Spongebob's target audience is also 6+(come on, we all watch here. :D) So doing the test on 4 year olds is just stupid. That'd be like giving a toy that said ages 6 up, choking hazards, to them and complaining that the company made a dangerous toy. They just aren't meant to handle it. If they redid the study with more age appropriate candidates, then the results might have a little validity to them.

The article even says that the children were not tested before. So they have no real base to compare their results off of. There could have been other distractions and limitations that they did not know about among the subjects. Maybe they tested low because they were too busy using their imagination, which wouldn't be a bad thing in this world.

As for the whole-attention span thing, that has nothing to do with intelligence, this I'm sure of. We have an Autistic kid at my school and he has attention-span problems, and he's one of the smartest kids, I'd honestly have to say. Whether that's complimenting him or insulting everyone else, I do not know. I'm not the best at paying attention to something either, yet I'm probably in the top 5 smartest kids in my class. When I lose interest, I tend to just that, lose interest and do something else, even if I AM in class. But I can see where the concern is as someone might shift out of focus and not pay attention to something vital. But I tend to always be listening on a subconscious level, and I understand most of it. So whatever. :s

Spongebob is awesome show, the people who did the study have too many sources of error to make it a valid source, and intelligence has little to do with attention-span and focus.

Like others have said, all TV shows can cause an attention-disorder. Spongebob has nothing to do with it. Spongebob may not be the most educational, mentally-stimulating show out there, but it was never really meant to be like that in the first place. It was just meant to be fun and entertaining. Which is what is, and should stay as. Let's hope the government doesn't get its mits on it.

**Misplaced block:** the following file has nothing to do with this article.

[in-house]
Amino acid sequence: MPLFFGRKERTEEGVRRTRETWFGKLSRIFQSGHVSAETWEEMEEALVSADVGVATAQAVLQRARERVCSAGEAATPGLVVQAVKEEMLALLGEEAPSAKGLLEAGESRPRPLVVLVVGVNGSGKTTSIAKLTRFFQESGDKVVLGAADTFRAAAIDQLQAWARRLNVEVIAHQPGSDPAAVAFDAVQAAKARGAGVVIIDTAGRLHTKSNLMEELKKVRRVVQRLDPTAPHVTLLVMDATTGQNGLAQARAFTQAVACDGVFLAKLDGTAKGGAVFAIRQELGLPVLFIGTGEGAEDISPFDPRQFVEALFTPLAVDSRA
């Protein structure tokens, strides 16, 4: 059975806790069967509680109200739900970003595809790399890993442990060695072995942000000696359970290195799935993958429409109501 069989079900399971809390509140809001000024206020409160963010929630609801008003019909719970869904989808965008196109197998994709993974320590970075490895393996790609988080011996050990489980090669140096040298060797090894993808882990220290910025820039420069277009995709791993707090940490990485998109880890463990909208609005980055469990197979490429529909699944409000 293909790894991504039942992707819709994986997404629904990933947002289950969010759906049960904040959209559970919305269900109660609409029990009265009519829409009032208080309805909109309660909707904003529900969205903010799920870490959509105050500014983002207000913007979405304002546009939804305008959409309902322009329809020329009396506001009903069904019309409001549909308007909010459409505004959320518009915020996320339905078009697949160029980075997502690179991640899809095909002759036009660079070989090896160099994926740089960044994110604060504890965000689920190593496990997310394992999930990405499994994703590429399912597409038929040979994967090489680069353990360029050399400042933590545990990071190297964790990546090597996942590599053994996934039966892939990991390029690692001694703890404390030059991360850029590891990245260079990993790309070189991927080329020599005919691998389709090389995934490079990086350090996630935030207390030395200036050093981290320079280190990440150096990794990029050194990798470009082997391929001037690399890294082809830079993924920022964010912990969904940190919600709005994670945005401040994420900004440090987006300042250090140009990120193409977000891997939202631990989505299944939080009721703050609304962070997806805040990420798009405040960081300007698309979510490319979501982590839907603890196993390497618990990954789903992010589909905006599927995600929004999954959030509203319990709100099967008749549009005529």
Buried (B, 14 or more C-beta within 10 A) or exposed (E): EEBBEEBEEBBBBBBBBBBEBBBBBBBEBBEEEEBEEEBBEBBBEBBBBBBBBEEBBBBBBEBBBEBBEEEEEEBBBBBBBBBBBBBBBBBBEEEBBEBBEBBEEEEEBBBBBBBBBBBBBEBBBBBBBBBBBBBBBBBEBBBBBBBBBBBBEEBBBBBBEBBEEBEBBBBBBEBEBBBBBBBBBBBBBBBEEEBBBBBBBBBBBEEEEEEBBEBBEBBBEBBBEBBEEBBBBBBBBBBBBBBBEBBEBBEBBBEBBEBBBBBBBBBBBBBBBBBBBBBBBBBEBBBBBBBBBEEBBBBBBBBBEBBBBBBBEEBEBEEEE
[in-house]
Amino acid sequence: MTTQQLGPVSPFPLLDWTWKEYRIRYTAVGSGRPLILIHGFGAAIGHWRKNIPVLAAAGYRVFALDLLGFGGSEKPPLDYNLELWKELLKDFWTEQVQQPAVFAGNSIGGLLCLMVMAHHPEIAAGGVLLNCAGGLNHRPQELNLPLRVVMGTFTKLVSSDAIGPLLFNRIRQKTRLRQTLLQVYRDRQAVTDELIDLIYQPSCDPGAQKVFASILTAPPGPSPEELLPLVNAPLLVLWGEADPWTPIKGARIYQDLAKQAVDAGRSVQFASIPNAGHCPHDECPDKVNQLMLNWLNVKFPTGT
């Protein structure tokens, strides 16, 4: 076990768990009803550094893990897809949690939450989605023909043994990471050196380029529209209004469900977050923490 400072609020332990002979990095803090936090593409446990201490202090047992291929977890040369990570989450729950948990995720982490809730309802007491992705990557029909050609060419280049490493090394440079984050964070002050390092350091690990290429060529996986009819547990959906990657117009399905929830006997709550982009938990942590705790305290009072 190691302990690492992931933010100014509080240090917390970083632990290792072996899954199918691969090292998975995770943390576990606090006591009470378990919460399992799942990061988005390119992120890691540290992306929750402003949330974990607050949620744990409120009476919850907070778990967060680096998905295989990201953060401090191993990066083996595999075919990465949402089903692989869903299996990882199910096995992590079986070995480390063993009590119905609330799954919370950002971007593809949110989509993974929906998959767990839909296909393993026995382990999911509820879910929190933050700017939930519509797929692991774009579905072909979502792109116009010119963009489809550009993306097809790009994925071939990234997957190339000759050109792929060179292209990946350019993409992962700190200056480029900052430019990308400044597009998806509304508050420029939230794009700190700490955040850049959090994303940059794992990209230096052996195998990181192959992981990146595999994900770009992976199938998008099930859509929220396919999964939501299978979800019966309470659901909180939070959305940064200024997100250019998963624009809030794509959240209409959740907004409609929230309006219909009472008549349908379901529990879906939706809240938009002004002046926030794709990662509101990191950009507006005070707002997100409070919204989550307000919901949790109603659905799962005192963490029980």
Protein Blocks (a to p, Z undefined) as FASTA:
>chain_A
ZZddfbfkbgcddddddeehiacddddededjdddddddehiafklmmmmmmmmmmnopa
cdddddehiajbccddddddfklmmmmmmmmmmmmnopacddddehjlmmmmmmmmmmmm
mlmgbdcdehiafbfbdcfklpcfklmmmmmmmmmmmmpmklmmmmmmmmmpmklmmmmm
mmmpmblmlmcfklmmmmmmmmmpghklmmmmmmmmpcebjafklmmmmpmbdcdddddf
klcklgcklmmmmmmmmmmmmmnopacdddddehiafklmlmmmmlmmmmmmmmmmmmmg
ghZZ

Spongebob's target audience is also 6+(come on, we all watch here. :D) So doing the test on 4 year olds is just stupid. That'd be like giving a toy that said ages 6 up, choking hazards, to them and complaining that the company made a dangerous toy. They just aren't meant to handle it. If they redid the study with more age appropriate candidates, then the results might have a little validity to them.

The article even says that the children were not tested before. So they have no real base to compare their results off of. There could have been other distractions and limitations that they did not know about among the subjects. Maybe they tested low because they were too busy using their imagination, which wouldn't be a bad thing in this world.

As for the whole-attention span thing, that has nothing to do with intelligence, this I'm sure of. We have an Autistic kid at my school and he has attention-span problems, and he's one of the smartest kids, I'd honestly have to say. Whether that's complimenting him or insulting everyone else, I do not know. I'm not the best at paying attention to something either, yet I'm probably in the top 5 smartest kids in my class. When I lose interest, I tend to just that, lose interest and do something else, even if I AM in class. But I can see where the concern is as someone might shift out of focus and not pay attention to something vital. But I tend to always be listening on a subconscious level, and I understand most of it. So whatever. :s

Spongebob is awesome show, the people who did the study have too many sources of error to make it a valid source, and intelligence has little to do with attention-span and focus.

Black Ice
September 16th, 2011, 08:13 PM